Q&A: Chris Pine talks script, Jeff Bridges at ‘Hell or High Water’ premiere

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Actor Chris Pine participates in an interview at the red carpet event before the screening of Hell of High Water at the Alamo Draft House on South Lamar on Monday July 25, 2016.
Photo Credit: Daulton Venglar | Daily Texan Staff

Crime drama “Hell or High Water” premiered at the Alamo Drafthouse on South Lamar on Monday, July 25. The film follows two Texas brothers (Chris Pine and Ben Foster) who try to save their family from foreclosure by robbing banks, only to be pursued by two Texas Rangers (Jeff Bridges and Gil Birmingham).

Stars Bridges, Pine, Foster and Birmingham, as well as screenwriter Taylor Sheridan and director David Mackenzie, attended the red carpet premiere. The Daily Texan spoke with a few of them about their inspirations, getting in character and the behind-the-scenes of “Hell or High Water.”

Chris Pine

DT: Taylor Sheridan’s script has received high praise. It has a tough and gritty side, but there’s also an emotional facet to it. How did you approach tapping into your character with Sheridan’s writing?

CP: You know, the job of the actor is really easy sometimes, and Taylor writes really beautiful language, and you don’t really often get that. In the 1970s, the guys who made “Network” had Paddy Chayefsky’s script — it was like, “That’s a Paddy Chayefsky screenplay!” Somehow in the past 30–35 years, the role of the screenwriter has kind of become seconded to all the rest of [the crew]. Taylor is of a new American generation of writers that writes beautiful dialogue that you really only see on stage, and now we finally have it on screen.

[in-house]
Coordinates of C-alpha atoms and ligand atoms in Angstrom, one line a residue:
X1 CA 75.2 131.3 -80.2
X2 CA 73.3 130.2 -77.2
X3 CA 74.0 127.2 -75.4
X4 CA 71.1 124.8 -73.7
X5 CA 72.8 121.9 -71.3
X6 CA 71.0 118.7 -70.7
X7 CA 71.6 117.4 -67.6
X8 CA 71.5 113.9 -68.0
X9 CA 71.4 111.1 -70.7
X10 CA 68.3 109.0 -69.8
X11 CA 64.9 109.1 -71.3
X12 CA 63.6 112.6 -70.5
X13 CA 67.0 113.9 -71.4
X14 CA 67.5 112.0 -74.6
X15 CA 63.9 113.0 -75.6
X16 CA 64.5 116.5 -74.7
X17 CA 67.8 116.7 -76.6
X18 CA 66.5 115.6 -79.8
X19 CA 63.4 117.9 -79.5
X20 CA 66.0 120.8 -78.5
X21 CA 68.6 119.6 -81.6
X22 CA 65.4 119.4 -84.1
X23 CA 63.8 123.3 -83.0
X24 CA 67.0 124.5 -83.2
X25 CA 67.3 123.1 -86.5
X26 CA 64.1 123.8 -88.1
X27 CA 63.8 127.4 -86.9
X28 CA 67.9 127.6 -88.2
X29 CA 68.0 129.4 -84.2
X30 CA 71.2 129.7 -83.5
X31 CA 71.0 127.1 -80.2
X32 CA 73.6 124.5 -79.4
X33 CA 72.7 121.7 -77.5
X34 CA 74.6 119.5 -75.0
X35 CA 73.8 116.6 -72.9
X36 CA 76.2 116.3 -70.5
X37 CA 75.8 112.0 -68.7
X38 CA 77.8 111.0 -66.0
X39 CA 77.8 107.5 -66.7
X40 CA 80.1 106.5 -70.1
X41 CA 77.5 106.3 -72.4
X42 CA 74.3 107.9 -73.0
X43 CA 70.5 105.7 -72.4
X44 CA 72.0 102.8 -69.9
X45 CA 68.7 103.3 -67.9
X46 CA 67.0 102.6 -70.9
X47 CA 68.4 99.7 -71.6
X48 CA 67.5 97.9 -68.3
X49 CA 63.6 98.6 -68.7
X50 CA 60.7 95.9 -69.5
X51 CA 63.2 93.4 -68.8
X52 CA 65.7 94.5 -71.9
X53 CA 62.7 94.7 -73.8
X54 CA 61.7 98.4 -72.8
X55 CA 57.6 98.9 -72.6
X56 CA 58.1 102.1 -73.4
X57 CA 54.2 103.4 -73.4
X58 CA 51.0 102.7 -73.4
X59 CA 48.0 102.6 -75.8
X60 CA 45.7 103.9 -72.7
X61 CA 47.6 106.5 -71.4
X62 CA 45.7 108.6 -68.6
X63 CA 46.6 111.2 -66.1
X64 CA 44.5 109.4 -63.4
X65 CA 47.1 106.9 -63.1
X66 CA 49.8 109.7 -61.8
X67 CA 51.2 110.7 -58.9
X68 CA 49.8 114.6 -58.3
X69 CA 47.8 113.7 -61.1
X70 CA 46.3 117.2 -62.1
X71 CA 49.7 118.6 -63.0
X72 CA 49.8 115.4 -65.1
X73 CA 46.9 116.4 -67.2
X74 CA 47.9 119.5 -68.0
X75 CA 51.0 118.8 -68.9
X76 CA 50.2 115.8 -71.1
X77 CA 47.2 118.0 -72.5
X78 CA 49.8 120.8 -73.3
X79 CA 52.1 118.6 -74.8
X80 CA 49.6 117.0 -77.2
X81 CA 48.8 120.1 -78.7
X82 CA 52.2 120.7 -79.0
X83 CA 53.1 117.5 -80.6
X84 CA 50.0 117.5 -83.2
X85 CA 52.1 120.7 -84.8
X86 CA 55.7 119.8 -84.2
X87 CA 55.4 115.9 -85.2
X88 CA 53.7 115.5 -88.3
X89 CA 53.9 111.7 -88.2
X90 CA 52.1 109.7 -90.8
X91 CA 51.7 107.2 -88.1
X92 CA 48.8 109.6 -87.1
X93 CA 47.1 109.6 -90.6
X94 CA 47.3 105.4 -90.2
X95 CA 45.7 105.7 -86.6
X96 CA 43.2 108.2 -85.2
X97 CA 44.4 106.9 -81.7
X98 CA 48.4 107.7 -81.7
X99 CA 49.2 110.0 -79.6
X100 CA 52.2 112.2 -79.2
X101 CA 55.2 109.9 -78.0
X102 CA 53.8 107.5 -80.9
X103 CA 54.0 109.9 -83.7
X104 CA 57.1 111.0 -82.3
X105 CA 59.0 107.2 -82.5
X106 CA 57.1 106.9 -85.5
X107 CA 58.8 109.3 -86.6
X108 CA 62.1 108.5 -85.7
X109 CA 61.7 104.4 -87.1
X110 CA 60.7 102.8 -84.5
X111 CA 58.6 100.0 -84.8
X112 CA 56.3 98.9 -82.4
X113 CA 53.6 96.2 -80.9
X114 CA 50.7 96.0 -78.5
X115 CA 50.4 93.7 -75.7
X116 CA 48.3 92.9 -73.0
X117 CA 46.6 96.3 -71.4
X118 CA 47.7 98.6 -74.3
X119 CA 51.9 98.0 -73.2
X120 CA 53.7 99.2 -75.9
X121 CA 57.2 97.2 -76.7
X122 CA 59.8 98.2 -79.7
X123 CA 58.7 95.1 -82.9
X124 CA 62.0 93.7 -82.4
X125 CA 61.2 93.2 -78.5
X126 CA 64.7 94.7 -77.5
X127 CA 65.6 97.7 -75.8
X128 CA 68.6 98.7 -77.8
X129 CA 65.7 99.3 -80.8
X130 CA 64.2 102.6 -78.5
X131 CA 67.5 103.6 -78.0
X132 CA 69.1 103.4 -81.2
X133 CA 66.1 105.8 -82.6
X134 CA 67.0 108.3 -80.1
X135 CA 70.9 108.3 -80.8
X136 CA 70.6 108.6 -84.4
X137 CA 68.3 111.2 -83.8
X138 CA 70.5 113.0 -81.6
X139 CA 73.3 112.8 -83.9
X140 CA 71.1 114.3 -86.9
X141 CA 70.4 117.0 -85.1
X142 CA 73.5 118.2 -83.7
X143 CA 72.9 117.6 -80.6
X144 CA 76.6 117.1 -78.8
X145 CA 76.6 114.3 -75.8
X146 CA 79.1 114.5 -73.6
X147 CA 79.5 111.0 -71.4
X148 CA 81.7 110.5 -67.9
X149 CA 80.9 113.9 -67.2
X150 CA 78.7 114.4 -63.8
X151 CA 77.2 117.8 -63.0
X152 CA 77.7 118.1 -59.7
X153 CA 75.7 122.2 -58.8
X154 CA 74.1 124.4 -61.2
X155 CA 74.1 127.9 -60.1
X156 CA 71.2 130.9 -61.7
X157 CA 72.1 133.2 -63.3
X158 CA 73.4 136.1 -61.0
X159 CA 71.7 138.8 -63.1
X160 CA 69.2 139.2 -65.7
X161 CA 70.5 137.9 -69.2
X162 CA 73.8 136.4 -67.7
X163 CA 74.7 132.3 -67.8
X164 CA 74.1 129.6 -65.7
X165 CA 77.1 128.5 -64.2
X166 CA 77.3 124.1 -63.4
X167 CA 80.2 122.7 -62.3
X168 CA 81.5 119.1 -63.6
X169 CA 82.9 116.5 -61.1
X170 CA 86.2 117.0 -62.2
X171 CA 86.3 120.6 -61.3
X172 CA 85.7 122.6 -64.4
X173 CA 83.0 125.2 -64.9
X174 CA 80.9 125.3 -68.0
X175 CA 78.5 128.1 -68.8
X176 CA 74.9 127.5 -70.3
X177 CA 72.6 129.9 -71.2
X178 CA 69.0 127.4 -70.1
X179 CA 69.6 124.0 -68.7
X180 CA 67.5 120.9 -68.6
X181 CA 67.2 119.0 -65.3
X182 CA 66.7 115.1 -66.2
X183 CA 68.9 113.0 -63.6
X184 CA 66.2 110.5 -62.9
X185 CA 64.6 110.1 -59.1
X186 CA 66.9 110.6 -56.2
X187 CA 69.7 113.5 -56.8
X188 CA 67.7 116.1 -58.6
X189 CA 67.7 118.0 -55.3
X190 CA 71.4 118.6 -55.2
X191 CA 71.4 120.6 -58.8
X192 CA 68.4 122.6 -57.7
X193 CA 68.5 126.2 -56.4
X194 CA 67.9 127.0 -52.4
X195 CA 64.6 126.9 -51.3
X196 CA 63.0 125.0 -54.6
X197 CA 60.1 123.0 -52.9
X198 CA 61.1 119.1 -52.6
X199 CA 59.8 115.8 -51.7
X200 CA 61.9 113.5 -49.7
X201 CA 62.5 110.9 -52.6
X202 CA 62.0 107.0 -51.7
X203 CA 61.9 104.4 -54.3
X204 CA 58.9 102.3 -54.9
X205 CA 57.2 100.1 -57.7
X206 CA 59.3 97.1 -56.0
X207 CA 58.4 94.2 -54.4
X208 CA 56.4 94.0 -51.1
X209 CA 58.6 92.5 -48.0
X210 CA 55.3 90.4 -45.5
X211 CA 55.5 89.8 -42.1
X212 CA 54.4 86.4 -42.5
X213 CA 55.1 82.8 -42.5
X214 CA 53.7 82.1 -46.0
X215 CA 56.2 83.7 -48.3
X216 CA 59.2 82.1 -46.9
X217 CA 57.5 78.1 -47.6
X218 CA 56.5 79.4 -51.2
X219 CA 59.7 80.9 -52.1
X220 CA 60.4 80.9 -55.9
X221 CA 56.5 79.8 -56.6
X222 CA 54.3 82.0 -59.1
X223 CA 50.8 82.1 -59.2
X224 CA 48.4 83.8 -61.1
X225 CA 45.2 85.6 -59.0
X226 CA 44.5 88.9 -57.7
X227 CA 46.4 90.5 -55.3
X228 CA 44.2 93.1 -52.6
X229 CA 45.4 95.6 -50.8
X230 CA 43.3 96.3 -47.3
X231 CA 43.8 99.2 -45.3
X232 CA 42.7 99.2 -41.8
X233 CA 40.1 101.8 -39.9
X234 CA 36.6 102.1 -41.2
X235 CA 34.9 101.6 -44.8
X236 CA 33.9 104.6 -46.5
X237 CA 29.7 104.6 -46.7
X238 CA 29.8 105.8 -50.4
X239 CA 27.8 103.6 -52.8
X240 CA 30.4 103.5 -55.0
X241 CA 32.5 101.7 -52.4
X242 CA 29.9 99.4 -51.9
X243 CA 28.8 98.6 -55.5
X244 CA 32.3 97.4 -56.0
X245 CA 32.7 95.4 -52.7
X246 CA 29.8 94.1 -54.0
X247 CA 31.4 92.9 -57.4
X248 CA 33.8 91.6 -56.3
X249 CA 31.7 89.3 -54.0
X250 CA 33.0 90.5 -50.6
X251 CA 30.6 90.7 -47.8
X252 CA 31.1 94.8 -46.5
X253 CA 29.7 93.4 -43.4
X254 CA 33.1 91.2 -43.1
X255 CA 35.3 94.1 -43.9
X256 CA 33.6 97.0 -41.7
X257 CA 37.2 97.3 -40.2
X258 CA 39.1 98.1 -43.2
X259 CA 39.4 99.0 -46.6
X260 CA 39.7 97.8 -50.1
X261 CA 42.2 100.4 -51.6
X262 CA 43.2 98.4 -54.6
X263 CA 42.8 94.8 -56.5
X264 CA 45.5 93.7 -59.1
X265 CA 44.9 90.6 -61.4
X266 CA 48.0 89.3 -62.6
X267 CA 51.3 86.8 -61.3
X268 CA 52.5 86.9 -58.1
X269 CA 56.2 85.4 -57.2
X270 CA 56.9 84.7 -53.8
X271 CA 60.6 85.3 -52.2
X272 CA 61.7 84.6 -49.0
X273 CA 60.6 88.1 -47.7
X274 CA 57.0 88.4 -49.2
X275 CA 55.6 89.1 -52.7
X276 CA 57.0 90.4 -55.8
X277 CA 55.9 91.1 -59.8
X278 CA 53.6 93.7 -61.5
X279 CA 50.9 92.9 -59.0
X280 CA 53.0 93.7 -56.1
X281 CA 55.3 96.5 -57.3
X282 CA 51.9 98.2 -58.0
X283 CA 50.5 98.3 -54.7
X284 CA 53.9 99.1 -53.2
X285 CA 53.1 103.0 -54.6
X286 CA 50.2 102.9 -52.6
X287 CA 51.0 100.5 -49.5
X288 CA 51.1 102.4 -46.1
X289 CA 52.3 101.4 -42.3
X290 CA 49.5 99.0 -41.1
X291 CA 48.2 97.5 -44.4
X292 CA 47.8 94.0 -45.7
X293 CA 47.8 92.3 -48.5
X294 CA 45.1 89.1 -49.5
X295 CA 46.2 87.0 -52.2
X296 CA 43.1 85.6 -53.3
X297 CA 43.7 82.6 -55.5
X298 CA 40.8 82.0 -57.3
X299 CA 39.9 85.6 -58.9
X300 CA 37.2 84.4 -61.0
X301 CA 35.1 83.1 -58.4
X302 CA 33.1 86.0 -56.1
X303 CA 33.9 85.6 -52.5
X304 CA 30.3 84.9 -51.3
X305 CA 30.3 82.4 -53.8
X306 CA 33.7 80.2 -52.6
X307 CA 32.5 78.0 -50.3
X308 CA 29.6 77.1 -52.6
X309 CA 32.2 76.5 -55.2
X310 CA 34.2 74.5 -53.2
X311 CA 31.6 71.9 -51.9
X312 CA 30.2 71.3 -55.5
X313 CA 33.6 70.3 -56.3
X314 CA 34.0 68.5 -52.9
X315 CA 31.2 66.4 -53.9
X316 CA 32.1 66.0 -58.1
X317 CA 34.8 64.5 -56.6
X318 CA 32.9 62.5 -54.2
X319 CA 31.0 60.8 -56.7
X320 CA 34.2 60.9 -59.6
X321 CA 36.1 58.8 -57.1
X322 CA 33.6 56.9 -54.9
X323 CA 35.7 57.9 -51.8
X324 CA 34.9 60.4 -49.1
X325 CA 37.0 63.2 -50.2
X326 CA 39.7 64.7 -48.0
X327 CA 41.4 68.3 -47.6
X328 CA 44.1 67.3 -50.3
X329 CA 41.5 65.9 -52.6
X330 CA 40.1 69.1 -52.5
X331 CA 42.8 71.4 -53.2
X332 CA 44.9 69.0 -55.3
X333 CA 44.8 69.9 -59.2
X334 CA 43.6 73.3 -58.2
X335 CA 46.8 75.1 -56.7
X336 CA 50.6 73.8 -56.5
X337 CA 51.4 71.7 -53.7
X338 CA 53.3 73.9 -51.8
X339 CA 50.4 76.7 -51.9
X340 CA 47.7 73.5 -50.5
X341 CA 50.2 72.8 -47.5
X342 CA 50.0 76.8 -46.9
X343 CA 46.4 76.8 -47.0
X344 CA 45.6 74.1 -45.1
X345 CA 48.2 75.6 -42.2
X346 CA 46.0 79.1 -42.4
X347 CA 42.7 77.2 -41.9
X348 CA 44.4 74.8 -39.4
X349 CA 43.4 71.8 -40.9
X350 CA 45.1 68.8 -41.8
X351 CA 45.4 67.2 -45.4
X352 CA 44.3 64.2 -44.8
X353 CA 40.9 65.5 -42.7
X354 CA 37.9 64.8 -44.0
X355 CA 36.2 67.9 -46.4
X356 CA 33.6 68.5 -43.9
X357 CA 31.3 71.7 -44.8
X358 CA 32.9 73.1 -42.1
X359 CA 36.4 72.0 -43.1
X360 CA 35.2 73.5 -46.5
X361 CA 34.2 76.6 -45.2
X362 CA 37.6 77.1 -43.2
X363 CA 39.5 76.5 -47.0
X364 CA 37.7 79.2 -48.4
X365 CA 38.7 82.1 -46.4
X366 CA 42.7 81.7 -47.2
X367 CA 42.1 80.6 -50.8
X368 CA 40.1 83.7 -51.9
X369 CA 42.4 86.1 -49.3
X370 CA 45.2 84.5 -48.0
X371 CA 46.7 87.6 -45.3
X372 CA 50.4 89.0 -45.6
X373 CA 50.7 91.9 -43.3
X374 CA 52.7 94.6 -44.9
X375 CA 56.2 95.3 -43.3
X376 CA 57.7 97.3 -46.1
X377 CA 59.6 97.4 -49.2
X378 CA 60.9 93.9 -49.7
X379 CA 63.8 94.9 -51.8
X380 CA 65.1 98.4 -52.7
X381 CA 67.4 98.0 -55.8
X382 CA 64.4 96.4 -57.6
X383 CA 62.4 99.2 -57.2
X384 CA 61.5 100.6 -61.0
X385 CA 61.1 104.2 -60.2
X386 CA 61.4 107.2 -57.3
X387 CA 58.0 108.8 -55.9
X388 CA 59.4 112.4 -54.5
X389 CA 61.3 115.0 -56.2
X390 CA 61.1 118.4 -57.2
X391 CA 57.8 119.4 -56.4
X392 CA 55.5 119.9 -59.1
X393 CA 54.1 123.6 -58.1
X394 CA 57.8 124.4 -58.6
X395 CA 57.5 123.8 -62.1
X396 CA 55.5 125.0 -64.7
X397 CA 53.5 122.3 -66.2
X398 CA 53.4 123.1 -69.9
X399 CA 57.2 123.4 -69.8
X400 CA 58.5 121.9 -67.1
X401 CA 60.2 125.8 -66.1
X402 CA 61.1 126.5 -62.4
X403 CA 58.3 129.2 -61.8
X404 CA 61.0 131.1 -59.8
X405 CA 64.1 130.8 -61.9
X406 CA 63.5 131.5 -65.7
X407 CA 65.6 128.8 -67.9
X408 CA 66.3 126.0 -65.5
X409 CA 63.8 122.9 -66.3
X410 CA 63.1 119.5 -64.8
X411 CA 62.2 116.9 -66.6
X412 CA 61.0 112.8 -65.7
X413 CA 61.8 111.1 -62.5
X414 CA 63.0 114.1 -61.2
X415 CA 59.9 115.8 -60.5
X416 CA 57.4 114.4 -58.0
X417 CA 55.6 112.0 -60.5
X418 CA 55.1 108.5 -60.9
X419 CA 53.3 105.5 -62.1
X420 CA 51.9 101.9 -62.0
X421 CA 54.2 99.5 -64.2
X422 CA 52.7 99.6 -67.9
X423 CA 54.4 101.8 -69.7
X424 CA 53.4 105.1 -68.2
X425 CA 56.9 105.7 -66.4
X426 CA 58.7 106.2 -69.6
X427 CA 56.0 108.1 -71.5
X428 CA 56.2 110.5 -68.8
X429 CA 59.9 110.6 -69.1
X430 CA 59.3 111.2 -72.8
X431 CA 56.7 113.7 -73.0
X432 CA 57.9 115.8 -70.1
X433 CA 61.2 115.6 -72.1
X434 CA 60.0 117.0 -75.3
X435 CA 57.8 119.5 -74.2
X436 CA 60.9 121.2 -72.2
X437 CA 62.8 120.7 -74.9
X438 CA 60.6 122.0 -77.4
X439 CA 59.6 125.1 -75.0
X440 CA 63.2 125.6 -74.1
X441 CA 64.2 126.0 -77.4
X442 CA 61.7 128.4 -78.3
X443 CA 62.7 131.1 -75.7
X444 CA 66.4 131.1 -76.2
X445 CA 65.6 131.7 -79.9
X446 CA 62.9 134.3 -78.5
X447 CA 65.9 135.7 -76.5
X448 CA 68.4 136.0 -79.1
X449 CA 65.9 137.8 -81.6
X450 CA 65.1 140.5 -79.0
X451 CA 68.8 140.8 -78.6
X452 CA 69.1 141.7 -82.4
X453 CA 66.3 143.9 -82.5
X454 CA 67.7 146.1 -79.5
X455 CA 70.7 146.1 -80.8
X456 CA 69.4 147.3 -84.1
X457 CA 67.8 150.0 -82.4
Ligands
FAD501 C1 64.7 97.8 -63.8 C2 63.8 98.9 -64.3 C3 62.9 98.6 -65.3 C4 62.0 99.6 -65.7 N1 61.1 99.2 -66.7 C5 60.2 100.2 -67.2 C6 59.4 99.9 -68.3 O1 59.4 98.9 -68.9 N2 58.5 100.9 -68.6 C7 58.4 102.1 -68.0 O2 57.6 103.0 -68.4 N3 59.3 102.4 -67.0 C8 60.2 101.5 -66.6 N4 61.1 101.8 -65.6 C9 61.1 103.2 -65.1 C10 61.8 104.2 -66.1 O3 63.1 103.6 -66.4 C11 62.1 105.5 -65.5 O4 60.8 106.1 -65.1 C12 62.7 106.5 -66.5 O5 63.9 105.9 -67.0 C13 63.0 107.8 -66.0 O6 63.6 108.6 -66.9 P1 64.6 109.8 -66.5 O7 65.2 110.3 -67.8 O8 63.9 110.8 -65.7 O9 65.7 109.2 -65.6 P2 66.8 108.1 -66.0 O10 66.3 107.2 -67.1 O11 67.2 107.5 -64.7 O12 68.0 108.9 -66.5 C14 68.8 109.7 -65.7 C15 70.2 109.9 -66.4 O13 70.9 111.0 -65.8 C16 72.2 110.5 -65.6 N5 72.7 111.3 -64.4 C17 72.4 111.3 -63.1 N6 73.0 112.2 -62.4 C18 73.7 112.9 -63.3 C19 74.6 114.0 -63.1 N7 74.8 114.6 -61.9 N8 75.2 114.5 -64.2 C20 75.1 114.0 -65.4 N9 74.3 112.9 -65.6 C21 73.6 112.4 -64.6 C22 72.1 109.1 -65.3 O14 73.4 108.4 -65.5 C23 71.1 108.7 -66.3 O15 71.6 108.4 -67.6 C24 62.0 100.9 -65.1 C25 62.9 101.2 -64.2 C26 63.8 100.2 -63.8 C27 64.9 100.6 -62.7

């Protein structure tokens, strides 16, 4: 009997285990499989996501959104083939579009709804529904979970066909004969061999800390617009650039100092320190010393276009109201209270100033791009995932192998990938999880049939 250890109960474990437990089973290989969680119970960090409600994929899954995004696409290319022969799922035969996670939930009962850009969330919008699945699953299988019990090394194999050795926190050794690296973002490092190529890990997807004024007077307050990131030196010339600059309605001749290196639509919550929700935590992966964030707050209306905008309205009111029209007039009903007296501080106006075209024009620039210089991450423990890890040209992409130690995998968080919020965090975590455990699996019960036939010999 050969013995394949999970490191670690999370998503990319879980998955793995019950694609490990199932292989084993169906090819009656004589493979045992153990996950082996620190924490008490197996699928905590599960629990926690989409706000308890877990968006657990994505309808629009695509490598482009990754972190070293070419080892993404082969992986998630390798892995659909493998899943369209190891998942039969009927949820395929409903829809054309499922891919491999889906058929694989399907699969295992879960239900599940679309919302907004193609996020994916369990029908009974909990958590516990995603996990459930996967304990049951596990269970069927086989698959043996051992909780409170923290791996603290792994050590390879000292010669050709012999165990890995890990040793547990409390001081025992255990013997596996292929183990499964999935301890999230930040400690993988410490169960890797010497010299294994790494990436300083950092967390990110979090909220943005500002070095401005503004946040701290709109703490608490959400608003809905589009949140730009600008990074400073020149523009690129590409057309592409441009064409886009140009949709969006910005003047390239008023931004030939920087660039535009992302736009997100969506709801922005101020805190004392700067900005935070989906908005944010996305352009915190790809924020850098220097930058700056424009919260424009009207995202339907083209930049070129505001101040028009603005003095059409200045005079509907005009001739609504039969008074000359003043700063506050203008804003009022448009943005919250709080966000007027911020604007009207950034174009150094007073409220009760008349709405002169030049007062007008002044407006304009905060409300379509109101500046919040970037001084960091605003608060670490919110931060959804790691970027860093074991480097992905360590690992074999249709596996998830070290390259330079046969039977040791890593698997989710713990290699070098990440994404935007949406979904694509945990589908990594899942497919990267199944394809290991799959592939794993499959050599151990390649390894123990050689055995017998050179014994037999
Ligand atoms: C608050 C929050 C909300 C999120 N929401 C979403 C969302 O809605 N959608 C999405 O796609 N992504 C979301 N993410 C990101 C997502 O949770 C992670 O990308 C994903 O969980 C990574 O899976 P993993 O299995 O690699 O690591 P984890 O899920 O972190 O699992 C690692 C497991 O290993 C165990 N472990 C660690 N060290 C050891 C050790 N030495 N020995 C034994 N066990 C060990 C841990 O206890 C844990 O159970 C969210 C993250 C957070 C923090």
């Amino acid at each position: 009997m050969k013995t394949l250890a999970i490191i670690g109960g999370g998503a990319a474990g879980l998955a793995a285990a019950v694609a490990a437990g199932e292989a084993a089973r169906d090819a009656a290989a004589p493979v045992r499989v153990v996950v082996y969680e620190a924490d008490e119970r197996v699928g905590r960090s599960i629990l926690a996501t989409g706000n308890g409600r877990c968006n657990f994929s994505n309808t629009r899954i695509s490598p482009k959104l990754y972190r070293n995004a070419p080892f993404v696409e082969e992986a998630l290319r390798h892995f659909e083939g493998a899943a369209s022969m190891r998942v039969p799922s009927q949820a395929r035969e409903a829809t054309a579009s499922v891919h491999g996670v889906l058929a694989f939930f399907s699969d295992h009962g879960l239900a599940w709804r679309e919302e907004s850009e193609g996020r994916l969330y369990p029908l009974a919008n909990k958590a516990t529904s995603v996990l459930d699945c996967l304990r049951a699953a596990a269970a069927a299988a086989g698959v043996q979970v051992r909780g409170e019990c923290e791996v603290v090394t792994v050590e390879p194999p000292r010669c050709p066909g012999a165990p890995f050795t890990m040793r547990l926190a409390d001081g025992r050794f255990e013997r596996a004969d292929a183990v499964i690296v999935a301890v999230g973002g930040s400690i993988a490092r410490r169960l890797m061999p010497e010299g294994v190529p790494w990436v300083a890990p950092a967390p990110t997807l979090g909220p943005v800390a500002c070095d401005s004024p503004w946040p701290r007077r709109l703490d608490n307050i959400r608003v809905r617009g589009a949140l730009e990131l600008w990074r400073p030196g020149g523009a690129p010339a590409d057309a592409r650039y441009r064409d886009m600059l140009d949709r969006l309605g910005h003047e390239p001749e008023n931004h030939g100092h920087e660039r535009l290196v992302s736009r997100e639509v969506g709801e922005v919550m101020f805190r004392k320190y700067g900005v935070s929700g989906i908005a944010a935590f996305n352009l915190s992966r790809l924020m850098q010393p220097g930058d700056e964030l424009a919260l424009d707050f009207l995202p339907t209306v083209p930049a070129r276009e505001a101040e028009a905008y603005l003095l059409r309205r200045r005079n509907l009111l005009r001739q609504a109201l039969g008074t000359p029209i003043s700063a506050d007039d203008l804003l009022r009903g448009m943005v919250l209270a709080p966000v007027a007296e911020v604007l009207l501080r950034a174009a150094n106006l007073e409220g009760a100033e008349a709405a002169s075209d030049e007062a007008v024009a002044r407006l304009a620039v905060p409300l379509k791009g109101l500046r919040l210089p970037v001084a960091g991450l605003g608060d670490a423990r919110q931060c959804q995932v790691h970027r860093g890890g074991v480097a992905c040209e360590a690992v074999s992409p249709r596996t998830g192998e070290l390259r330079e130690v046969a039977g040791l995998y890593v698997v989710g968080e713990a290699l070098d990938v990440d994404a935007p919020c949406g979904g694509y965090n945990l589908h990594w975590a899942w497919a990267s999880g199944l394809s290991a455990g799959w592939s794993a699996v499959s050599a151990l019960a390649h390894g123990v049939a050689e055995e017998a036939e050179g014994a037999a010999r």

DT: Who would win in a fight, you or Jeff Bridges?

CP: You know, the great thing about Jeff and I is we wouldn’t fight. I think we’d smoke a joint, play guitar and have a giggle.

Taylor Sheridan

DT: You’re written work is primarily related to crime. What draws you to those kinds of stories?

TS: As a storyteller, you want to put yourself in situation that lends itself to the most dramatic moment that you can. The moments we find ourselves in that are the most shocking, conflict-generating are crimes. So there are writers that can create that same tension with a much more subtle nuance, but I’m not one of them.

DT: The film takes place during a time of economic downturn and focuses on how poverty forces people to make desperate judgments. What informed your portrayal of its barren Texas setting?

TS: The truth. West Texas has always been a boom-or-bust region dictated largely by the price of oil, magnified in the mid-2000s by predatory loans. All these things created a perfect storm, and in when we had the drought in 2012, there were ways of life that had been maintained for 100 years that were destroyed. The truth motivated the story.

Gil Birmingham

DT: Your character and Jeff Bridges’ character spend a lot of time together on screen. How was your bond offscreen?

GB: When I met him, he had already given me a couple of his CDs, and I’d already listened to some of his music. To be able to sit with him and jam in that kind of special medium in conjunction with our acting, both being creative expression, it made [our relationship] even more perfect.

DT: Onscreen, your characters aren’t so friendly, though. Bridges’ character hurls a lot of racial epithets at your Native American Texas Ranger. Could you tell us how you approached a character who is verbally abused all the time without making him look weak?

GB: As I understood, the stage of life [Bridges’ character] was in, he had lost his wife just a couple years prior, and he was now forced to retire from an occupation he identified himself with, and what was he going to do? And I think amongst family members we kind of tease that way. It can be a little hard, a little cruel, so I think that was my approach to it, and I really had an understanding and compassion for [Bridges’ character].

“Hell or High Water” will be released in theaters on Aug. 12.